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External Costs: Socio-Environmental Damages due to Electricity and Transport
 

External Costs: Socio-Environmental Damages due to Electricity and Transport

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External Costs: Socio-Environmental Damages due to Electricity and Transport

External Costs: Socio-Environmental Damages due to Electricity and Transport

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    External Costs: Socio-Environmental Damages due to Electricity and Transport External Costs: Socio-Environmental Damages due to Electricity and Transport Document Transcript

    • External Costs Research results on socio-environmental damages due to electricity and transportST U DY EUR 20198
    • Interested in European research?RTD info is our quarterly magazine keeping you in touch with main developments (results, programmes, events, etc).It is available in English, French and German. A free sample copy or free subscription can be obtained from:European CommissionDirectorate-General for ResearchInformation and Communication UnitB-1049 BrusselsFax: (32-2) 29-58220E-Mail: research@cec.eu.intInternet: http://europa.eu.int/comm/research/rtdinfo_en.htmlEUROPEAN COMMISSIONDirectorate-General for ResearchDirectorate J-EnergyContact: Domenico Rossetti di ValdalberoEuropean CommissionB-1049 BrusselsTel: (32-2) 29-62811Fax: (32-2) 29-94991E-mail: domenico.rossetti-di-valdalbero@cec.eu.int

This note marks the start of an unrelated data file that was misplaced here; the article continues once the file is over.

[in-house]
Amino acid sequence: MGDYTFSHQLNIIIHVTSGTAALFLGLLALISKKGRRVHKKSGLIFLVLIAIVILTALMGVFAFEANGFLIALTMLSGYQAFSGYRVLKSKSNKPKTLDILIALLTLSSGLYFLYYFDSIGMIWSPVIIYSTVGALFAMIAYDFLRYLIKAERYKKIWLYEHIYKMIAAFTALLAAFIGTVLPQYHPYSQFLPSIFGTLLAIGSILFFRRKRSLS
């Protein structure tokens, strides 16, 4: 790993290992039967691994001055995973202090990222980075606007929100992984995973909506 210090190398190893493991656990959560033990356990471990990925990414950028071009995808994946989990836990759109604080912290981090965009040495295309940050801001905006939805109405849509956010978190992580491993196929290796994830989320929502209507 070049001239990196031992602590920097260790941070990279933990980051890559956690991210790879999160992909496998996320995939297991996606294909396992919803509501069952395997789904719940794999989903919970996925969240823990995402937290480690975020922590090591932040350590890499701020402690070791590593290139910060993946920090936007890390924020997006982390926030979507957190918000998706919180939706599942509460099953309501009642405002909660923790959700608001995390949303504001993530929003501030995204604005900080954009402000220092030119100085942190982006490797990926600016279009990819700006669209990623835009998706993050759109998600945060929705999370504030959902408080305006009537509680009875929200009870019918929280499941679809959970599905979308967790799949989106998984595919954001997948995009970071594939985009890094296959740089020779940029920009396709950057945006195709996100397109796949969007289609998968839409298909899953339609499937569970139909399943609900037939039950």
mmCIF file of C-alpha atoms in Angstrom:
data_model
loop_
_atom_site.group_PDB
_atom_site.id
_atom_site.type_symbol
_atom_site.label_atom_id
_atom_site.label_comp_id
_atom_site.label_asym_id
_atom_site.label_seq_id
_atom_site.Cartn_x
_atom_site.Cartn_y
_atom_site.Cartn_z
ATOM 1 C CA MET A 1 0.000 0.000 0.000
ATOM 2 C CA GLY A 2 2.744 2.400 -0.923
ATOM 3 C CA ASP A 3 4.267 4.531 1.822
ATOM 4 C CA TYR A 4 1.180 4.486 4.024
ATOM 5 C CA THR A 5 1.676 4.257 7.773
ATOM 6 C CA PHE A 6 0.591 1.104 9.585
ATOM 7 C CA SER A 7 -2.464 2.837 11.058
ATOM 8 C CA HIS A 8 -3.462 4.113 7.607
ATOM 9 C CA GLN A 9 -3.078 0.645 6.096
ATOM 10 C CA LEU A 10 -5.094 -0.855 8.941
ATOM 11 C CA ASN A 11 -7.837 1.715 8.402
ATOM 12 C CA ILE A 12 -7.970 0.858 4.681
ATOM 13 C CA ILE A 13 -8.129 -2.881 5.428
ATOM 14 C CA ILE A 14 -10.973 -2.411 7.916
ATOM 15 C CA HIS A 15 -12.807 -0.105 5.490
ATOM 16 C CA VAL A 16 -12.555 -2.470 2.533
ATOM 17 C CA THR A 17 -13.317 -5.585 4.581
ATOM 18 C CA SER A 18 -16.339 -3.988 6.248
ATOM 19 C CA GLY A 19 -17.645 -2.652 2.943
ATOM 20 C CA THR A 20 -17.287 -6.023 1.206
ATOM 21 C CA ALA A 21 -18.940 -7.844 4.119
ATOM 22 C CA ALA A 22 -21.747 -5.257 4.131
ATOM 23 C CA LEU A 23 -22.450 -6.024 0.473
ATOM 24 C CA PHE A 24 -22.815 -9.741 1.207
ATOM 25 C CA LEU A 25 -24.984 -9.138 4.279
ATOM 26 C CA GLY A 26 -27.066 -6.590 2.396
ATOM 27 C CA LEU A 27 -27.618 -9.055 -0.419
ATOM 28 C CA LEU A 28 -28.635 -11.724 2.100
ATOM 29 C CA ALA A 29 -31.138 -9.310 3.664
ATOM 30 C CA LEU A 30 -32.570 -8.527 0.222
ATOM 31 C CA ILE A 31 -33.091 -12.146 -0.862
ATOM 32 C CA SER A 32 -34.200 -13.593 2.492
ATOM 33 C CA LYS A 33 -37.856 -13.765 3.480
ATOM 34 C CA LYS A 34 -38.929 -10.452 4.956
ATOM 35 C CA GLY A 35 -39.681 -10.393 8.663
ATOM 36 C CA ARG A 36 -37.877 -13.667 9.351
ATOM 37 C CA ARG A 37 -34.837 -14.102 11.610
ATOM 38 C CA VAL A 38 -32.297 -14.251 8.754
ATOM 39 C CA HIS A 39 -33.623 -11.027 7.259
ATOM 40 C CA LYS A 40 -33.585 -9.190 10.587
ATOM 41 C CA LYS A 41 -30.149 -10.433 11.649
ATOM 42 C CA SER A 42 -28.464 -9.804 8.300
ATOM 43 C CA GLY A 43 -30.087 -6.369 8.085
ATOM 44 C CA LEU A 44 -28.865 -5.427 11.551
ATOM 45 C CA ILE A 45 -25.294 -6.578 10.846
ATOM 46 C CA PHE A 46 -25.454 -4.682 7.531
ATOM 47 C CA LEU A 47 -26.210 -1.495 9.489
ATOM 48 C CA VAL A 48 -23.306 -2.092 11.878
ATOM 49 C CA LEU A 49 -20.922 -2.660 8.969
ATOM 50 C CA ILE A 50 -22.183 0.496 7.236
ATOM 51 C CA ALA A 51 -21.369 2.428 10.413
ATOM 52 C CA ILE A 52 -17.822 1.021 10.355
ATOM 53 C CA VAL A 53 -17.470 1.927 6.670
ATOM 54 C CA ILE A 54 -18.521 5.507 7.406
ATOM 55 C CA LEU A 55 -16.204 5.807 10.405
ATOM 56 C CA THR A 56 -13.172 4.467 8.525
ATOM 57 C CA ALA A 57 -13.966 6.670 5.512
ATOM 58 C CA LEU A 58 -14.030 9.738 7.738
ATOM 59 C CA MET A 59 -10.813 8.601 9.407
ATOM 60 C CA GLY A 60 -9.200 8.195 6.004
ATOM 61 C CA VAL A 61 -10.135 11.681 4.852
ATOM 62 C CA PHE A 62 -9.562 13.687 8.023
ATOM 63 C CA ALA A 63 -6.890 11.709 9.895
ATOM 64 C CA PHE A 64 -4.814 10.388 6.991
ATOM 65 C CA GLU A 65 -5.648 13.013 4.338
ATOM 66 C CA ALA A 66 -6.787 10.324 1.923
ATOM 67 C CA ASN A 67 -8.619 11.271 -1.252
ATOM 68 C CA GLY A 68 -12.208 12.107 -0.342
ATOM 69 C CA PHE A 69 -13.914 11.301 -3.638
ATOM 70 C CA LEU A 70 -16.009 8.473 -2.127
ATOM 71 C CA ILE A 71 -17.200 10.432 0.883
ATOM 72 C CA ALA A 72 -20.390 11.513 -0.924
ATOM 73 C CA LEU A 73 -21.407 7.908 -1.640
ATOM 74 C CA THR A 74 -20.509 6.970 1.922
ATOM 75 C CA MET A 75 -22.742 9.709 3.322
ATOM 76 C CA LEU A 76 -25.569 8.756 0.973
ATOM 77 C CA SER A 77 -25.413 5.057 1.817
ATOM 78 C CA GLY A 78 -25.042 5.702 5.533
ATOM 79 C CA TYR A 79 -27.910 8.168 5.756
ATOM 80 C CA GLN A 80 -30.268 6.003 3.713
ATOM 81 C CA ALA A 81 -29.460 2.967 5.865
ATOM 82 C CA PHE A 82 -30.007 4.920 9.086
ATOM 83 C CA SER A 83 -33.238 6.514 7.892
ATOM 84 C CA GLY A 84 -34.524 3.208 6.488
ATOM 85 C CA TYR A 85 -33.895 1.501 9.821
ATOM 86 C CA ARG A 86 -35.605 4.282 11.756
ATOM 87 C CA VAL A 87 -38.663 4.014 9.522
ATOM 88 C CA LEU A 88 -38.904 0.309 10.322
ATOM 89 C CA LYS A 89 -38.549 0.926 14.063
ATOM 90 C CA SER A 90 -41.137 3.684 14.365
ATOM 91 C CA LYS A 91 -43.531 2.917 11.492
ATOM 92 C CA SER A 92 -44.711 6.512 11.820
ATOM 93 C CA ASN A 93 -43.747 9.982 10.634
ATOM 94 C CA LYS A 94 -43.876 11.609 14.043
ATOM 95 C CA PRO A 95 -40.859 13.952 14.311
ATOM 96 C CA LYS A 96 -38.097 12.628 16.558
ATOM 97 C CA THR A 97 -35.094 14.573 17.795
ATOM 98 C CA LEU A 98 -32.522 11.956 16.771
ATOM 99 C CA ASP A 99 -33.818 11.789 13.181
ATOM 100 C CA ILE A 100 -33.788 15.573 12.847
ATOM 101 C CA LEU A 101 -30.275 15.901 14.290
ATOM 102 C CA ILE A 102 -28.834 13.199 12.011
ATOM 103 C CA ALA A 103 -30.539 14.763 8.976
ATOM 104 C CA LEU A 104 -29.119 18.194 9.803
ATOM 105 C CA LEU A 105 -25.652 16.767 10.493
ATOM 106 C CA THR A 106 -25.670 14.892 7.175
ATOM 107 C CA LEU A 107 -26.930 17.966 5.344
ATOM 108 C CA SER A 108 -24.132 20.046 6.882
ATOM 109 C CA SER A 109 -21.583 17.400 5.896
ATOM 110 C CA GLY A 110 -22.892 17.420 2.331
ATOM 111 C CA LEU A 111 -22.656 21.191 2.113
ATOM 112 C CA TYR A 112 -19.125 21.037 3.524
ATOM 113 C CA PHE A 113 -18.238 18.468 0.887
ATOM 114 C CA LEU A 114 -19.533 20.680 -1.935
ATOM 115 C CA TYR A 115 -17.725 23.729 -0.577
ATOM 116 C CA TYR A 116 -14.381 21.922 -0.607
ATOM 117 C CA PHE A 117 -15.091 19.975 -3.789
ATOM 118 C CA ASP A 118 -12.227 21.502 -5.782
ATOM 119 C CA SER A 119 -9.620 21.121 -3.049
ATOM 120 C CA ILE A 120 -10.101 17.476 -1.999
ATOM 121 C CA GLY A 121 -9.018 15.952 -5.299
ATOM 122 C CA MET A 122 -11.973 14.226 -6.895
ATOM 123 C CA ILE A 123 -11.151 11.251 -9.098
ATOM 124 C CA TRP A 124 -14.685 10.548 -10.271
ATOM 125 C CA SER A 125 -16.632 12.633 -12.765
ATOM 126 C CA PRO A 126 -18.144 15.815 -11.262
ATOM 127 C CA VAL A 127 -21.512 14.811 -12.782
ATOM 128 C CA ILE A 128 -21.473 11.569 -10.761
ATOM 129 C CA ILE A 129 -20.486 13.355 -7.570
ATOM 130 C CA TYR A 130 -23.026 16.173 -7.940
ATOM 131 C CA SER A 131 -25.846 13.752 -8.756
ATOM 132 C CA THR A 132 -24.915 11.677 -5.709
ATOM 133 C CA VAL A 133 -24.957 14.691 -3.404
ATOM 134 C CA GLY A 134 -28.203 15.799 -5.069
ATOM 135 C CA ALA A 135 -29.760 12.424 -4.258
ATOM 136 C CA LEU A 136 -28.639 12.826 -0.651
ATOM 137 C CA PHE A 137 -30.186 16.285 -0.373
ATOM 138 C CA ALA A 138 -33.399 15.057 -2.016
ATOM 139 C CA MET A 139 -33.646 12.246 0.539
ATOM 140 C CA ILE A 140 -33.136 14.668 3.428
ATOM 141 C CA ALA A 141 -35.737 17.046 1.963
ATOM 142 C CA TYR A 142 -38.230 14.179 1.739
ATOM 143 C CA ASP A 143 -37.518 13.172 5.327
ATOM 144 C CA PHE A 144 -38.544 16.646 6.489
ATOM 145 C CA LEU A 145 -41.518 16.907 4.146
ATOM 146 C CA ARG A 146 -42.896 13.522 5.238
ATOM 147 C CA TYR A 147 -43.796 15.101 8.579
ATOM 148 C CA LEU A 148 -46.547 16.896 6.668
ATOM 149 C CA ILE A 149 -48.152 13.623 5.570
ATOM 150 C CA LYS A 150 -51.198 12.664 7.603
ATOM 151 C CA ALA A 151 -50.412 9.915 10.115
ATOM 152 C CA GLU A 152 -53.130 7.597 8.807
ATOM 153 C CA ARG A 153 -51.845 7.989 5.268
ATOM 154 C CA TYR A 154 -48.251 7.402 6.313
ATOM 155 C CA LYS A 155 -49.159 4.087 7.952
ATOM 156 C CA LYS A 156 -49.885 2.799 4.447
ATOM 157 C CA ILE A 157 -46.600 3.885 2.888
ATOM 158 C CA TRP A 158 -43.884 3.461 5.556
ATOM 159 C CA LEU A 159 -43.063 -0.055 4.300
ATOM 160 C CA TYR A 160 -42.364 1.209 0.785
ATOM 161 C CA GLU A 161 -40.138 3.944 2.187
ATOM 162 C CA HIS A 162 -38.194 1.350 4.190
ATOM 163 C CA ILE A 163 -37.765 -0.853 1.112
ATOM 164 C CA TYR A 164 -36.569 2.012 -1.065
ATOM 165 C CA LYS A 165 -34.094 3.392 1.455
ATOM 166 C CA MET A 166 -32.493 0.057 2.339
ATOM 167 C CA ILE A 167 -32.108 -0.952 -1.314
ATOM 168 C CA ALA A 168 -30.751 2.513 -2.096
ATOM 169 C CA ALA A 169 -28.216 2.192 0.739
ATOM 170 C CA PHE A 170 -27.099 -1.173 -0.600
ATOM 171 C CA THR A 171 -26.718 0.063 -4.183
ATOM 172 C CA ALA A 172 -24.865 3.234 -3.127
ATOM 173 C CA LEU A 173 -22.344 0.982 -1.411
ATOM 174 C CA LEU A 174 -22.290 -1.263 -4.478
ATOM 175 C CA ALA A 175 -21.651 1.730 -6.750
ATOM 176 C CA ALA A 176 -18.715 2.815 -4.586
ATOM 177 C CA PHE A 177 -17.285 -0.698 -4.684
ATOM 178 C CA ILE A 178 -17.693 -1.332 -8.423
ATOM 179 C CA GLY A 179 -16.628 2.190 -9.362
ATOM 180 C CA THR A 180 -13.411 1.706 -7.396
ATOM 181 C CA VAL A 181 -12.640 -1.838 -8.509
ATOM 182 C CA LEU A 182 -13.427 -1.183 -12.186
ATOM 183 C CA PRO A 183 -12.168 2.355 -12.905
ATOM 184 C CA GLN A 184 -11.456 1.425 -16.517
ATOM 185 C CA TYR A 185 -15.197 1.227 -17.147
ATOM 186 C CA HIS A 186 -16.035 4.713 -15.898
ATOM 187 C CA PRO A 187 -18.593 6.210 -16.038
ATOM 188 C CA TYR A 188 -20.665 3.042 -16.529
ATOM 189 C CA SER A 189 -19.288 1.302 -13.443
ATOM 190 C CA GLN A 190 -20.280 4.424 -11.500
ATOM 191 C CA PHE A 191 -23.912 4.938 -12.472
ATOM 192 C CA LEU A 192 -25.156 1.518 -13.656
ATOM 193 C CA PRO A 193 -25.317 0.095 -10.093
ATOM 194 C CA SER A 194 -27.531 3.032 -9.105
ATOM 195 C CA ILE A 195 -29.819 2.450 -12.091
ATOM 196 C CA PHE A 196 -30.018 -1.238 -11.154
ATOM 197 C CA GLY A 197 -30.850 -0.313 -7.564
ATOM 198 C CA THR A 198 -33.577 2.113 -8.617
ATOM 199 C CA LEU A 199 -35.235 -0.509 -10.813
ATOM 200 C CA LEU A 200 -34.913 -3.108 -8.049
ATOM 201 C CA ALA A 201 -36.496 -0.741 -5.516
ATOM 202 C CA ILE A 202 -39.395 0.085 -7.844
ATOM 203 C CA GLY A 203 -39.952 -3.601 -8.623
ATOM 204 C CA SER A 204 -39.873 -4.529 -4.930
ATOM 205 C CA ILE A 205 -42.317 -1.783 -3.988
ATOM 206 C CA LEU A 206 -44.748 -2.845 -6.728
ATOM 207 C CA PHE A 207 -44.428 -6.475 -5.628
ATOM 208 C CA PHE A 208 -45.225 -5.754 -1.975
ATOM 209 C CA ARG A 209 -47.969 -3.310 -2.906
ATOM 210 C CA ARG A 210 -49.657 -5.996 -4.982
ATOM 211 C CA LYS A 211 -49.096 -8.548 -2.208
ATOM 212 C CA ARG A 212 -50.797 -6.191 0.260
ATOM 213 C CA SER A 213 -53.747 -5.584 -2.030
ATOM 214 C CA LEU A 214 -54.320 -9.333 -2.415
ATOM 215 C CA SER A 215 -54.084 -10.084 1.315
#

• EUROPEAN COMMISSION External Costs Research results on socio-environmental damages due to electricity and transport2003 Directorate-General for Research EUR 20198